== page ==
The lungs are an essential part of the body that must be maintained in a healthy state at all times. Unfortunately, certain cases arise that inhibit the healthy function of the lungs and the environment around them. The pleura is a thin membrane that surrounds the lungs. Its main purposes are to protect and cushion the lungs from surrounding areas of the body and harmful substances that could damage its function. Like most protective coverings within the body, the pleura is made up of two layers and fluid that make up the space between the two parts. The two layers (one that is directly on the lungs and the other that covers the lungs) are often times pulled away from one another to allow for movement and non-friction between the lungs and the surrounding environment. The lungs that inhibit a person's body have an elastic tendency and the layers assist this elasticity with the breathing process. The fluid that is located in between the two layers is there as a lubricating device for the pleural surface and allows the lungs to move freely.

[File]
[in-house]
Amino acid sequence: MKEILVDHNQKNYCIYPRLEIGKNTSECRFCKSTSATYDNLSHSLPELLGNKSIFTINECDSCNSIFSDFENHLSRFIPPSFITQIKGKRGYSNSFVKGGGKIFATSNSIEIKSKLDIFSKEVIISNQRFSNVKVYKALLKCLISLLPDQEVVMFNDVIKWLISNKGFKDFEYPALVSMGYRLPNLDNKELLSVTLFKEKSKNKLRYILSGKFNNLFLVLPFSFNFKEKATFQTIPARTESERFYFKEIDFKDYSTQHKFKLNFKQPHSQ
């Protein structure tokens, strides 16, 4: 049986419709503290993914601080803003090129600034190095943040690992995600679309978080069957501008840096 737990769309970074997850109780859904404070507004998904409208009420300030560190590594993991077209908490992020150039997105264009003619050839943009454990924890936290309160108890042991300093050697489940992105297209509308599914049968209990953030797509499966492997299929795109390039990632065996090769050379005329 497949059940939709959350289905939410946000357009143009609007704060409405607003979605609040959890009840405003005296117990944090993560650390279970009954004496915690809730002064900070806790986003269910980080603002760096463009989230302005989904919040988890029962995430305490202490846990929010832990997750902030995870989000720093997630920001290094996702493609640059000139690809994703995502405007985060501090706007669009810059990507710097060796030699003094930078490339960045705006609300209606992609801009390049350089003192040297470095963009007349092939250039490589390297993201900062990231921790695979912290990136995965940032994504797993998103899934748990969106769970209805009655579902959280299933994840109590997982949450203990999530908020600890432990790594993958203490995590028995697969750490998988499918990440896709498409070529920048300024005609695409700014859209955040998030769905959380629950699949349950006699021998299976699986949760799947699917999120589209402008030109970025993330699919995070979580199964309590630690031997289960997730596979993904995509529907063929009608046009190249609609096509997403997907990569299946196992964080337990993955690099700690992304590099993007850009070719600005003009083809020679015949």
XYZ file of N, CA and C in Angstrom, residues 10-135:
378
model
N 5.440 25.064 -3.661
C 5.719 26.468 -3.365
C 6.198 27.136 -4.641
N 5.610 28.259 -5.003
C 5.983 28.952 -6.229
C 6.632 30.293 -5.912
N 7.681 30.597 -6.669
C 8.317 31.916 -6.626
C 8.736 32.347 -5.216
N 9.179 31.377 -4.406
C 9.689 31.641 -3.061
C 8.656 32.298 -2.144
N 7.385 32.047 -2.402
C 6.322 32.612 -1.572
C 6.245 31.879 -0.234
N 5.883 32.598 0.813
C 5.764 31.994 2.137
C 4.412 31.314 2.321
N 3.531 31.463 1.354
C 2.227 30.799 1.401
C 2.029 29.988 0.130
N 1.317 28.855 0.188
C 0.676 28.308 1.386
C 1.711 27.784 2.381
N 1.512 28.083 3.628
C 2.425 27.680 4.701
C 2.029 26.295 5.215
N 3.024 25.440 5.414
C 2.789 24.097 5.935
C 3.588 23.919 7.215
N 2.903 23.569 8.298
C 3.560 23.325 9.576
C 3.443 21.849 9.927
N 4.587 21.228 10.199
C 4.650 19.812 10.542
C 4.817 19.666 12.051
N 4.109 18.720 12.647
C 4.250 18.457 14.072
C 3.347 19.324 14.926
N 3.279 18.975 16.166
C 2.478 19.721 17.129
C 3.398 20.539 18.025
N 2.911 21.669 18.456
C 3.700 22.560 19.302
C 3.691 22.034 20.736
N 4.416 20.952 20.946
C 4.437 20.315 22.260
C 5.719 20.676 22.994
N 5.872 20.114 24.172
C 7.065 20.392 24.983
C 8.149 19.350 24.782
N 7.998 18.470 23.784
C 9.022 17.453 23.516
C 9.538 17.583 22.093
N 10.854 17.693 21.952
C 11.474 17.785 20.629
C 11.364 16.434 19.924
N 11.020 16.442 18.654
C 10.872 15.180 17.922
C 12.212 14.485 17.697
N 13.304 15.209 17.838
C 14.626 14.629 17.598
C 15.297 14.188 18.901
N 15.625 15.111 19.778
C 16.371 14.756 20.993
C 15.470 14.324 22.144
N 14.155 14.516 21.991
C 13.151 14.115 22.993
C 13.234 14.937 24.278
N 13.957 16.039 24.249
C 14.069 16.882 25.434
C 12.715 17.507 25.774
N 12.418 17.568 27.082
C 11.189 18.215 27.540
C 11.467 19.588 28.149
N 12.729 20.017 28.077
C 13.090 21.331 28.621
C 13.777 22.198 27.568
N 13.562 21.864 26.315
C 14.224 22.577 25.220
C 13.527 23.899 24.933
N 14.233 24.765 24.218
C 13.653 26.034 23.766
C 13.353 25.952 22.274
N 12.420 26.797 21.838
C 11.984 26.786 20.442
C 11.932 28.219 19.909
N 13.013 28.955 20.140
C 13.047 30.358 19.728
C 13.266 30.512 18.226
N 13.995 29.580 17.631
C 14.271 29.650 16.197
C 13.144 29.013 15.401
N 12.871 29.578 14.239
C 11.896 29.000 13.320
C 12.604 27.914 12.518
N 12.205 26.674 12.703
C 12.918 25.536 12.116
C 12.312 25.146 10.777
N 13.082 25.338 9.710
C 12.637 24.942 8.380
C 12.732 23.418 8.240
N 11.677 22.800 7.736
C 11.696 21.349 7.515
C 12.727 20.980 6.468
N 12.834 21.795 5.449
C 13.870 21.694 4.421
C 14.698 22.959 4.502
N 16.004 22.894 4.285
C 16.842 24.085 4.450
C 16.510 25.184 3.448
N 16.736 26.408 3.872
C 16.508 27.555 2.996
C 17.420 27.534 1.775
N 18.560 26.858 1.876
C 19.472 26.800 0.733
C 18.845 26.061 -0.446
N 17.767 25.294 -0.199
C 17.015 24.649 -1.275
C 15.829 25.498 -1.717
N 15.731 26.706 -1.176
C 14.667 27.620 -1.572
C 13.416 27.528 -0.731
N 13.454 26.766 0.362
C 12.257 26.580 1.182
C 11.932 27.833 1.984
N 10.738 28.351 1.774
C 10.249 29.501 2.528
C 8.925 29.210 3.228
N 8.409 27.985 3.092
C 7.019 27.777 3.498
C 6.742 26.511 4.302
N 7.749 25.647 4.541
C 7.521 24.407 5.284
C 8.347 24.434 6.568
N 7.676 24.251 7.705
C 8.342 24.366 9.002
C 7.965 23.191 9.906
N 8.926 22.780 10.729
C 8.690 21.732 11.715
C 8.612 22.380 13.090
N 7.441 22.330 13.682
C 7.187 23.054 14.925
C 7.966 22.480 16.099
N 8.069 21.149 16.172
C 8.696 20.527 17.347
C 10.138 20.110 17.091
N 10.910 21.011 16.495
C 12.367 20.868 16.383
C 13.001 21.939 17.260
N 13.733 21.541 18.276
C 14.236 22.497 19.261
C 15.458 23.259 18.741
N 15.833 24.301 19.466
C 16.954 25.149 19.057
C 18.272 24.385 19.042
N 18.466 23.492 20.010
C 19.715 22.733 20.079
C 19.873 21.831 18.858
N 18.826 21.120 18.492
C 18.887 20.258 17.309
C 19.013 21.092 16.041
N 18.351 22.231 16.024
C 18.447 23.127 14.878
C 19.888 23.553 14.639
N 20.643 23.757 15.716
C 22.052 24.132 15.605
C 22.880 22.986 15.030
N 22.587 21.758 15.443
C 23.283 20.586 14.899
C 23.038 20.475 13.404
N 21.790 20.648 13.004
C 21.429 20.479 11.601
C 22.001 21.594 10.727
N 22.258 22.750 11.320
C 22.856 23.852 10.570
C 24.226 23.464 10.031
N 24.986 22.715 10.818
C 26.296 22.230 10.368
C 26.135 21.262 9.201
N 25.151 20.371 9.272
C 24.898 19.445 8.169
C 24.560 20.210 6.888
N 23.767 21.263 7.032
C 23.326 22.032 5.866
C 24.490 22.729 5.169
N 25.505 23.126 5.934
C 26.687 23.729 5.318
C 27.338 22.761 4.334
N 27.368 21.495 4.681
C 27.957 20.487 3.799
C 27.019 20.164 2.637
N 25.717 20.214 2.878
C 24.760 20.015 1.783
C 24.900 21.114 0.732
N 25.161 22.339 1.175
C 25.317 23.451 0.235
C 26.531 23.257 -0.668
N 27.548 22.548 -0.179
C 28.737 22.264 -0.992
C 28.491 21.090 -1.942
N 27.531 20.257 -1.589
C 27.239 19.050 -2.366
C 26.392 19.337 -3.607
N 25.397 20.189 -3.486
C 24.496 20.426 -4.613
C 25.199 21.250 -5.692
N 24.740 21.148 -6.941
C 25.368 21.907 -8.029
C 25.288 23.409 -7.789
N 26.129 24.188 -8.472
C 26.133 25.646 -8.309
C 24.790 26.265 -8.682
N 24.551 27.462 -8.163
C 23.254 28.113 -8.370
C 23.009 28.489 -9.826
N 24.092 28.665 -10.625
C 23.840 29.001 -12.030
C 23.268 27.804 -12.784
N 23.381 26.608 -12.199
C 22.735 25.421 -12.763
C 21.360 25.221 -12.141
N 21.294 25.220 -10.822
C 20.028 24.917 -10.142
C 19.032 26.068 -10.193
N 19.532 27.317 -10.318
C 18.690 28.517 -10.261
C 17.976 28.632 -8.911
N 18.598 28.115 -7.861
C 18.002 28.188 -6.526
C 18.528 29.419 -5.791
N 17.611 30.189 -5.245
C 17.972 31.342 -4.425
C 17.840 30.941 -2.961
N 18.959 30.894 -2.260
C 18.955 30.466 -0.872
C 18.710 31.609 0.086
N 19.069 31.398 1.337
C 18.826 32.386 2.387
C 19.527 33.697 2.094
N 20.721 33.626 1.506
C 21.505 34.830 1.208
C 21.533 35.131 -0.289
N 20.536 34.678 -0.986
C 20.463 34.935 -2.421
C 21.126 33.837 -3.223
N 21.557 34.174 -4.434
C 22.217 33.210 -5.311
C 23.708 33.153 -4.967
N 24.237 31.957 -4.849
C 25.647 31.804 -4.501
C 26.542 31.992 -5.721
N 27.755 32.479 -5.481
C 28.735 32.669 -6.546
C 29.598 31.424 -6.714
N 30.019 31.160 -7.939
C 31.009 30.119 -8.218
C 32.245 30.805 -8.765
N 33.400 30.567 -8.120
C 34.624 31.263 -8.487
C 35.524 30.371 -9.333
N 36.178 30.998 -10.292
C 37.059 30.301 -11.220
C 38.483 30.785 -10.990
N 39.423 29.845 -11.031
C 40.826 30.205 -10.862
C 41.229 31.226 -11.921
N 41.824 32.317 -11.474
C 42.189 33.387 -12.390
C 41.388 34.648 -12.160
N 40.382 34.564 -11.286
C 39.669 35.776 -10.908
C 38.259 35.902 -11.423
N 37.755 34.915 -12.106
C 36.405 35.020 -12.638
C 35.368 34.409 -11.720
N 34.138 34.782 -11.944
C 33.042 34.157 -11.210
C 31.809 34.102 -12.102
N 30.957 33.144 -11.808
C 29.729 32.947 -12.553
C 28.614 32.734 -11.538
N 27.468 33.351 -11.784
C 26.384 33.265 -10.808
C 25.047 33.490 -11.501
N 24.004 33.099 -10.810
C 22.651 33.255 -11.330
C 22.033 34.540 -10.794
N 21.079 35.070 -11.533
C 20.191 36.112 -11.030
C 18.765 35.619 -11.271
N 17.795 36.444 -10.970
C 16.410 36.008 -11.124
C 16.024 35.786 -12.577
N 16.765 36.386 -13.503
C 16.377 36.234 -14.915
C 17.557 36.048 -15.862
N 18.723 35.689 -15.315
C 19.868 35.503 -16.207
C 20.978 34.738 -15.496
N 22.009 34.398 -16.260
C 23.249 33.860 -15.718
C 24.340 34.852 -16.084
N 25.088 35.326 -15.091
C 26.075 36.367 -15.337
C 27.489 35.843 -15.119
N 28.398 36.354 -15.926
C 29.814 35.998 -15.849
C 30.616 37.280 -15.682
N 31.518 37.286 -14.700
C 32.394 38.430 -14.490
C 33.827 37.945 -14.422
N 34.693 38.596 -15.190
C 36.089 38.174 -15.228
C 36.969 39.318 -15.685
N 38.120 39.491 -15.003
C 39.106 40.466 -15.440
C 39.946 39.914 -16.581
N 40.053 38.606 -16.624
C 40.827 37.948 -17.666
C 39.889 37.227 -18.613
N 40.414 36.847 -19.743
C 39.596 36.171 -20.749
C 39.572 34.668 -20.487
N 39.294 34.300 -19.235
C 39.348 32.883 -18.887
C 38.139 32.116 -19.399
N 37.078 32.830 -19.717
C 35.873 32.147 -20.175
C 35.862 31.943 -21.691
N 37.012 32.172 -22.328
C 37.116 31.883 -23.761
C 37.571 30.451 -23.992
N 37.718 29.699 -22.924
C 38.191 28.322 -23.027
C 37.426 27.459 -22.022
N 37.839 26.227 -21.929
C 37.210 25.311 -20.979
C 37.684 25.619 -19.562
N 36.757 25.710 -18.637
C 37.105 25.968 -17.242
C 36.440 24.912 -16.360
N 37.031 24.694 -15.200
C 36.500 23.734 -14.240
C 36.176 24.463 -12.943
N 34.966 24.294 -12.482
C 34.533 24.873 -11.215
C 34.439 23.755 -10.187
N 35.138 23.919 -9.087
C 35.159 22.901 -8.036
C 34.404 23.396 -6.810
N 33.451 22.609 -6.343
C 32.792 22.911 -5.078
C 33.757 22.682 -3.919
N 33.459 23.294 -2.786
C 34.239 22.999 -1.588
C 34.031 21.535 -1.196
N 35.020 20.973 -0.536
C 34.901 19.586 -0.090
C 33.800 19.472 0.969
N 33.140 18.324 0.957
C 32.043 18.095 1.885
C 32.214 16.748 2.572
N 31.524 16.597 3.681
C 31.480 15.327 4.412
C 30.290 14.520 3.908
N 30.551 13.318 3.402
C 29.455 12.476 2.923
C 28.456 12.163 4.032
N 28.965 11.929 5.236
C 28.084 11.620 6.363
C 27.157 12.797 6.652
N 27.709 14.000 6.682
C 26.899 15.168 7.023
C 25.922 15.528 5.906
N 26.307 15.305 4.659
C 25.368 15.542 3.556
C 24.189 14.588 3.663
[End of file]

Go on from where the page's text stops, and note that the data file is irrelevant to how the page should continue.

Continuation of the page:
There are certain instances where the pleura can be effected and harm a person's health. One of the most dangerous forms of pleura disease is mesothelioma. Mesothelioma is a rare but serious disease that effects the lining of the lungs. Pleural is one of the most prominent forms of mesothelioma. One develops this type of disease through inhalation of asbestos fibers in the home or at a workplace. Many cases of exposure happened before the later 1970s and more cases of pleural mesothelioma are occurring each day. Pleural mesothelioma occurs because the asbestos fibers become lodged in the crevices of the lung cavity causing scar tissue that eventually turns into cancerous cells. These cells are dormant for many years and do not cause side effects for many years after contact. Unfortunately, this leaves smaller chances for cases of pleural mesothelioma to be in early stages of the disease. Doctors are finding it harder to treat and eliminate pleura mesothelioma because of its severity and resistance to drug medication and therapy.
Last modified: December 28, 2010.